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Fendi Partners With Italy’s Most Skilled Artisans to Transform Its Iconic Baguette Bag Into a Work of Art

The new project showcases the time-honored skills of craftspeople all over Italy.


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One of fashion’s most timeless designs is, without a doubt, Fendi’s Baguette bag that Silvia Venturini Fendi created in 1997. Its stylish and functional silhouette—the signature rectangular shape paired with a short shoulder strap—has turned it into a fashion and pop-culture phenomenon.

And now, the company is launching a new project that celebrates Italian craftsmanship through its iconic Baguette bag. The “hand in hand” initiative calls upon some of Italy’s best ateliers and workshops to interpret the Baguette by applying their unique skills and, in this way, transforming the bag’s classic construction into a veritable objet d’art.

Related: Fendi’s Made-to-Order Program Makes the Possibilities for Personalized Accessories Endless

“I am developing a special project with Italian artisans, each one selected from a different Italian region. The first example is the leather Baguette bag that was presented on the Fall/Winter 2020-2021 catwalk. It is made in Tuscany by a man who normally makes small leather goods all by hand in small quantities,” wrote Fendi’s Creative Director Silvia Venturini Fendi in a press release. “He makes everything by himself. It’s made of vegetable leather, very natural, and there is no stitching, it’s just bonded. My aim now is to explore every Italian region and select the best artisans still working today —and then expand the project worldwide,” she explained.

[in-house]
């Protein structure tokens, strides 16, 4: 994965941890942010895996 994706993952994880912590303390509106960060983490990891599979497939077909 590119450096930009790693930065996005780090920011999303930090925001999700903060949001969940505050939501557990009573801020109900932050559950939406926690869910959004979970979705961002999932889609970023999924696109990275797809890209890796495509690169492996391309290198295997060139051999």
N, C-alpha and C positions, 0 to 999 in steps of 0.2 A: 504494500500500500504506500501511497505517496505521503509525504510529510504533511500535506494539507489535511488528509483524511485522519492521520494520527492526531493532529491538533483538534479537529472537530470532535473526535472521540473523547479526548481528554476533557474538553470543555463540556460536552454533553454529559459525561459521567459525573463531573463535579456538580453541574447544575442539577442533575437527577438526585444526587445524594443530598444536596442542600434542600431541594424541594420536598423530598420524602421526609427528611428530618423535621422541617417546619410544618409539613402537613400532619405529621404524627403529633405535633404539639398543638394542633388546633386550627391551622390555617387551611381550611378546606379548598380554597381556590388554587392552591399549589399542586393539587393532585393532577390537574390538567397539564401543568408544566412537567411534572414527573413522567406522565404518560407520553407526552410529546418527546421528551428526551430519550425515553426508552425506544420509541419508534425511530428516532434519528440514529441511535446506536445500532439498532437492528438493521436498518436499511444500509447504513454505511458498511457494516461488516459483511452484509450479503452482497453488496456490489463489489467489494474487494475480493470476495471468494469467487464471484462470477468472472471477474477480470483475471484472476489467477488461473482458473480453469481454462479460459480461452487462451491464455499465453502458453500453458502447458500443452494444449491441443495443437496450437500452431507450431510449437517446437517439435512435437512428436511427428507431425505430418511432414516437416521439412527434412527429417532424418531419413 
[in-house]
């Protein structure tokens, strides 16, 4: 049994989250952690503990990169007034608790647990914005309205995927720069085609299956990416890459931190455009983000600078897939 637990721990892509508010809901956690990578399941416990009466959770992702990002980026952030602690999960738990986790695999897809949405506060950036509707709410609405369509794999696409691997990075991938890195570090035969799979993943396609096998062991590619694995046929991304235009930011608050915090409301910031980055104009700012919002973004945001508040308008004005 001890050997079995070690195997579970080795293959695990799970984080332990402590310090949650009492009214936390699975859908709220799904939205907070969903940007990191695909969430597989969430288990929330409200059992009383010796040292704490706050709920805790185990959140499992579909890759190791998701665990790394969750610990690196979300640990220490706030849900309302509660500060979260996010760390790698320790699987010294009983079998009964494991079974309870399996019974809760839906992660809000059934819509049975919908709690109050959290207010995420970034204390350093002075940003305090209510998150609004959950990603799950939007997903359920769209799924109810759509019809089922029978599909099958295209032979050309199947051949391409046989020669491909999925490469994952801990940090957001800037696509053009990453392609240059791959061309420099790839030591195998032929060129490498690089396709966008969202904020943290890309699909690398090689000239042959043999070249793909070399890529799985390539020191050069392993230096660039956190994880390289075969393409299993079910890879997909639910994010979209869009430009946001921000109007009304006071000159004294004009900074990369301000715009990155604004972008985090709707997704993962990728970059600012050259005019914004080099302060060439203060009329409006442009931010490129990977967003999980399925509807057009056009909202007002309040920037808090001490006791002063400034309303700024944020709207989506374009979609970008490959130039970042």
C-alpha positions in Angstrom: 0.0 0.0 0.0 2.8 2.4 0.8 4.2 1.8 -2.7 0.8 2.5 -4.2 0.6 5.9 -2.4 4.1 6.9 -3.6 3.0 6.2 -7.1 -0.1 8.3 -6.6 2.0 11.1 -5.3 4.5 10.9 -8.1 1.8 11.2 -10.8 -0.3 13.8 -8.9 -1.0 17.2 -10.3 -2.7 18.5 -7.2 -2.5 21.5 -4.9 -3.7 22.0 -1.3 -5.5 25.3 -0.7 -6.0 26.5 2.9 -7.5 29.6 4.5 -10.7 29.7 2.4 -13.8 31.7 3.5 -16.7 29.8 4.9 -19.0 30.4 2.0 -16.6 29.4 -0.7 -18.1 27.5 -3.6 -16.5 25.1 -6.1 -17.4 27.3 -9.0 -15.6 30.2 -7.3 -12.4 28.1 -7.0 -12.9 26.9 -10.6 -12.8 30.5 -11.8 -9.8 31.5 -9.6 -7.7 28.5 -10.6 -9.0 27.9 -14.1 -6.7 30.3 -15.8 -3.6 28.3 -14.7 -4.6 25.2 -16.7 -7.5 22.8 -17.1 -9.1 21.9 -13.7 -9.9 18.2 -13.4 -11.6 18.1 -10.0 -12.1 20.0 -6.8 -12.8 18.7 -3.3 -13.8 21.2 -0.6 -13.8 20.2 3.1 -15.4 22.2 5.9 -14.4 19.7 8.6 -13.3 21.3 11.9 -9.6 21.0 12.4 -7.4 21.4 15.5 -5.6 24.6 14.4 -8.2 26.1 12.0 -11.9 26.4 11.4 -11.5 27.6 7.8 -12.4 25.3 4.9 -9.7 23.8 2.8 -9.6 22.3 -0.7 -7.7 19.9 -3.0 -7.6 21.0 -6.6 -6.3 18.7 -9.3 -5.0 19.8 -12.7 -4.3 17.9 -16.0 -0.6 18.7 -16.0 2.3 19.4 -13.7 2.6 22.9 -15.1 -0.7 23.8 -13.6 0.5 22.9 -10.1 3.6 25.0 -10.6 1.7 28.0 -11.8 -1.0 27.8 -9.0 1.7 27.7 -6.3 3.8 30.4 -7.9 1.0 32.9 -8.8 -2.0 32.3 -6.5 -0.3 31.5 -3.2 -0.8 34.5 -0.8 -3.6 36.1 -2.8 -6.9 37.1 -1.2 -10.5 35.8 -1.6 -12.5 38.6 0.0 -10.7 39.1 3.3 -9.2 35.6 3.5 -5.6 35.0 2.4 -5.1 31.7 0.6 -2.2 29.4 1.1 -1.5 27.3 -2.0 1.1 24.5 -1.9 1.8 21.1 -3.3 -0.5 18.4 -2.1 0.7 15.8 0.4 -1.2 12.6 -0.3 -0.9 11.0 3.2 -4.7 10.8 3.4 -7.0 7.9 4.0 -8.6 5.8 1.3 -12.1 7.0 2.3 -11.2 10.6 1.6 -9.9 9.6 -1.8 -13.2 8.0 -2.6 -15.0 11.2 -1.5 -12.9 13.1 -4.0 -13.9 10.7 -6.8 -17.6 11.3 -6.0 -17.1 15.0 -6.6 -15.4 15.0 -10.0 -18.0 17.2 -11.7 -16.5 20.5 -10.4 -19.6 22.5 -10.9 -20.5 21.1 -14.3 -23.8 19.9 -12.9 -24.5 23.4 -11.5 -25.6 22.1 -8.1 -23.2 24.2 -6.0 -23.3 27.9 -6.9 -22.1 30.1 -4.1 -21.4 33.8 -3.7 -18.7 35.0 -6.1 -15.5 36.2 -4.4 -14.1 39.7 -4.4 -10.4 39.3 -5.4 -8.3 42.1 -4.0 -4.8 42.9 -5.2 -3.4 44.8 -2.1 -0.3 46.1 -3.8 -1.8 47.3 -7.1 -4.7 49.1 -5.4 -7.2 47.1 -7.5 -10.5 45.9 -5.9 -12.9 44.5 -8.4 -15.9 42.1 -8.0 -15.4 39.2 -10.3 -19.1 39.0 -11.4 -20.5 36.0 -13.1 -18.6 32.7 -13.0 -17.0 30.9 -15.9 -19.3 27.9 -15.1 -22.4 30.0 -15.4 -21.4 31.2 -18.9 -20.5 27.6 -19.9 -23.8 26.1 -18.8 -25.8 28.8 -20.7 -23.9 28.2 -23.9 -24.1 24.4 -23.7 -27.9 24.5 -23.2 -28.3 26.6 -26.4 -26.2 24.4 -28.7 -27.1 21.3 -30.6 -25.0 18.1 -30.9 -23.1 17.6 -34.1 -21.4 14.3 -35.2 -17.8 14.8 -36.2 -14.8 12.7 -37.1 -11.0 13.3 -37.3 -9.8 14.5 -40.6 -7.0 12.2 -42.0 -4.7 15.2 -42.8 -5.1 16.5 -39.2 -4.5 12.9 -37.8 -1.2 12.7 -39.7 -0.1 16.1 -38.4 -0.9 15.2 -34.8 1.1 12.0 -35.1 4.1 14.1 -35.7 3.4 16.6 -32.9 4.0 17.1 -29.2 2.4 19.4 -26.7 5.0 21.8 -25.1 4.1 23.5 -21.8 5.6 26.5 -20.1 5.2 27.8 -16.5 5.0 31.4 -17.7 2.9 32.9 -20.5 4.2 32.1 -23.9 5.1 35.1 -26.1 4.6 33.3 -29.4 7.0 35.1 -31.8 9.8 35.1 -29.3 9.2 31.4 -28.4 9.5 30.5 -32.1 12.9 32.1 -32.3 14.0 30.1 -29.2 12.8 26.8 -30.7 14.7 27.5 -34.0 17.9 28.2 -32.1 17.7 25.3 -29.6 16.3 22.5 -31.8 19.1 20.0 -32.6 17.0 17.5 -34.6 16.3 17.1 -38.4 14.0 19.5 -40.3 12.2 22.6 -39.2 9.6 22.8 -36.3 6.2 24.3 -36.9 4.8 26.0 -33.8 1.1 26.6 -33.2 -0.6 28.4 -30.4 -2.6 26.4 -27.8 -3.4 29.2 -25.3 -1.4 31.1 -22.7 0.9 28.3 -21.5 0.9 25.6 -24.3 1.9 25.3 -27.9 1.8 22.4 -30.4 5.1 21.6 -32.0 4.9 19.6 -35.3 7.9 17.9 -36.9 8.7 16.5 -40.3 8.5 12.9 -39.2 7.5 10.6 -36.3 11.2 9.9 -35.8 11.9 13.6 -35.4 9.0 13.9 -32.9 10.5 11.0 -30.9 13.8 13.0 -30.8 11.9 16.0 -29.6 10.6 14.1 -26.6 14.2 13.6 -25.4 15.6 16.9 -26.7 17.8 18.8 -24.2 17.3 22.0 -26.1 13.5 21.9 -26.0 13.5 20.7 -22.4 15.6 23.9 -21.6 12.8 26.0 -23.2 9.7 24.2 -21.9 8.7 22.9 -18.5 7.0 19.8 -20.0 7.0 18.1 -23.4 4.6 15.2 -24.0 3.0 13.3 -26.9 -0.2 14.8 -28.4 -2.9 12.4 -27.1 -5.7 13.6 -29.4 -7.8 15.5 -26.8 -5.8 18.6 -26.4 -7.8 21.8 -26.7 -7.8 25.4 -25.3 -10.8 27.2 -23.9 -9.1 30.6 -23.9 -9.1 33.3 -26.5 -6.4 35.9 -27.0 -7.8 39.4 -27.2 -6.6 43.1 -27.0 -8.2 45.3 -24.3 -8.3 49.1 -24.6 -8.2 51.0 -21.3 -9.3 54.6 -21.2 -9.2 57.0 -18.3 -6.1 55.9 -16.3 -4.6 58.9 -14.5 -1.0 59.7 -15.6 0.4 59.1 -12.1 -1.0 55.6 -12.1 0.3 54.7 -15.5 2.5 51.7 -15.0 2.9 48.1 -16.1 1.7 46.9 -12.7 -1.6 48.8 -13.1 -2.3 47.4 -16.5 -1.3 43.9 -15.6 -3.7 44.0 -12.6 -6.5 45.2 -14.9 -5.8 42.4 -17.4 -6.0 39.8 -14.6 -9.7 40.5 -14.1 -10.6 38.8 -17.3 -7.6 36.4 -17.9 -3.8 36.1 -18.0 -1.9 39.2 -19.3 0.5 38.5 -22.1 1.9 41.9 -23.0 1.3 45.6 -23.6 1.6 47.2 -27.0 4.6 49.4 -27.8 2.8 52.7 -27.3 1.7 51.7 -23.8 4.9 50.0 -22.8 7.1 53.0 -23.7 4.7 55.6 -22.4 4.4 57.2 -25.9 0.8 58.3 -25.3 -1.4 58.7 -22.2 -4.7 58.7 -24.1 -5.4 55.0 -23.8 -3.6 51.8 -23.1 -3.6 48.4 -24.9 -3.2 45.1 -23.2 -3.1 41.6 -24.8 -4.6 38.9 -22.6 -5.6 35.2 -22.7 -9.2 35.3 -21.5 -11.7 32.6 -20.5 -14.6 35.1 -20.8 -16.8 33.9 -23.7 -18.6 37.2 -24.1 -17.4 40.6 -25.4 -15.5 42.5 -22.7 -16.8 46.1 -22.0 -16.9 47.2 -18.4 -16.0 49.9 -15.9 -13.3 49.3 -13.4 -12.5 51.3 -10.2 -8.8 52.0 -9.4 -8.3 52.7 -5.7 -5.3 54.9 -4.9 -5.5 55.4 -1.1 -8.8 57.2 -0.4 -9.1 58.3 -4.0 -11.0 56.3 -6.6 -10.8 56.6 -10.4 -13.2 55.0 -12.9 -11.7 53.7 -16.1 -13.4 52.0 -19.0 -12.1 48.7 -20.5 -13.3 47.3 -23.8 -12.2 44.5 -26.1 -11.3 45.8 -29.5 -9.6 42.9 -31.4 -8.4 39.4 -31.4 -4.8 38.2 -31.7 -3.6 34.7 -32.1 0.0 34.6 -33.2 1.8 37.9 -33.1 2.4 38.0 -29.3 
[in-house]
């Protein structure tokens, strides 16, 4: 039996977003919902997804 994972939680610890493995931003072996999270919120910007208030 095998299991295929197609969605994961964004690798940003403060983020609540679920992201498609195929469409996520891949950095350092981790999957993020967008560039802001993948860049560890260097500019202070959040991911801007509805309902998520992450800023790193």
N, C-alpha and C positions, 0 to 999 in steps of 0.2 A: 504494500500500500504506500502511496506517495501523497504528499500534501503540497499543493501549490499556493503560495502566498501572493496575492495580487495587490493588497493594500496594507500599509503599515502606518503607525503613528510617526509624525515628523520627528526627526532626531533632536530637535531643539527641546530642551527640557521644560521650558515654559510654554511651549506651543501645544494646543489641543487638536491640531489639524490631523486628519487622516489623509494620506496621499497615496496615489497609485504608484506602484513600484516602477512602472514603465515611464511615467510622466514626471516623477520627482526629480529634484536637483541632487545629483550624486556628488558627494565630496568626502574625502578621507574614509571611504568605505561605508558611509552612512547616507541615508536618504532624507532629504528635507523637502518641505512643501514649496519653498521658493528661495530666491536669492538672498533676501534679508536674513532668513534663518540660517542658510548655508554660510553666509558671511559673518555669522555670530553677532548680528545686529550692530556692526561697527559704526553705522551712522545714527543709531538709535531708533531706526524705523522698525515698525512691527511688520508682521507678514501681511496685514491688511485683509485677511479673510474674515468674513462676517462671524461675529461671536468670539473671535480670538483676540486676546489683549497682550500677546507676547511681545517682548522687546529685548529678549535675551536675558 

The workshop in question is the Florence-based Peroni where, today, the third generation of Peroni—Maurizio and Marco, handcraft small leather goods using an old Florentine technique called ‘cuoio artistico fiorentino.’ It is a time-consuming process that consists of the wetting of the leather and then placing it on a wooden form to give it the desired shape without using any stitches or lining.

Fendi also collaborated with lace artisans from the small village of Nardò in the Puglia region. Their delicately looped and knotted lace designs are tatted on wooden shuttles to create concentric, flowery designs—a technique known as chiacchierino. The lacework is then applied over a padded cotton and linen base and over the surface of a Baguette bag that features a special FF buckle adorned with seed pearls.

Other collaborators include an artisan from the Marche region famous for the intrecciato technique of weaving wicker, leather, and cord that dates back to the Renaissance.

And in Veneto, Venice, the ‘hand in hand’ partnership delves into the archives of the jacquard artisans Luigi Bevilacqua. Handwoven on 18th century looms, Bevilacqua’s soprarizzo ‘over the curl’ silk and cotton velvet represents the most time-consuming ‘hand in hand’ project, as each millimeter, or .04 inches, of the rich floral brocade motif, is cut and woven by artisans who produce only a couple of inches of fabric per day.

Related: Fendi’s First Hotel: Inside Rome's New Fendi Private Suites

One of the goals of the project is to promote and preserve the craftsmanship, creativity, and savoir-faire of these local artisans that come from all over Italy. The inside pocket of each limited edition Baguette bag is stamped with the atelier’s name and location, and the gold ‘FENDI Hand in Hand’ logo.

The handbags will be available for purchase upon request.


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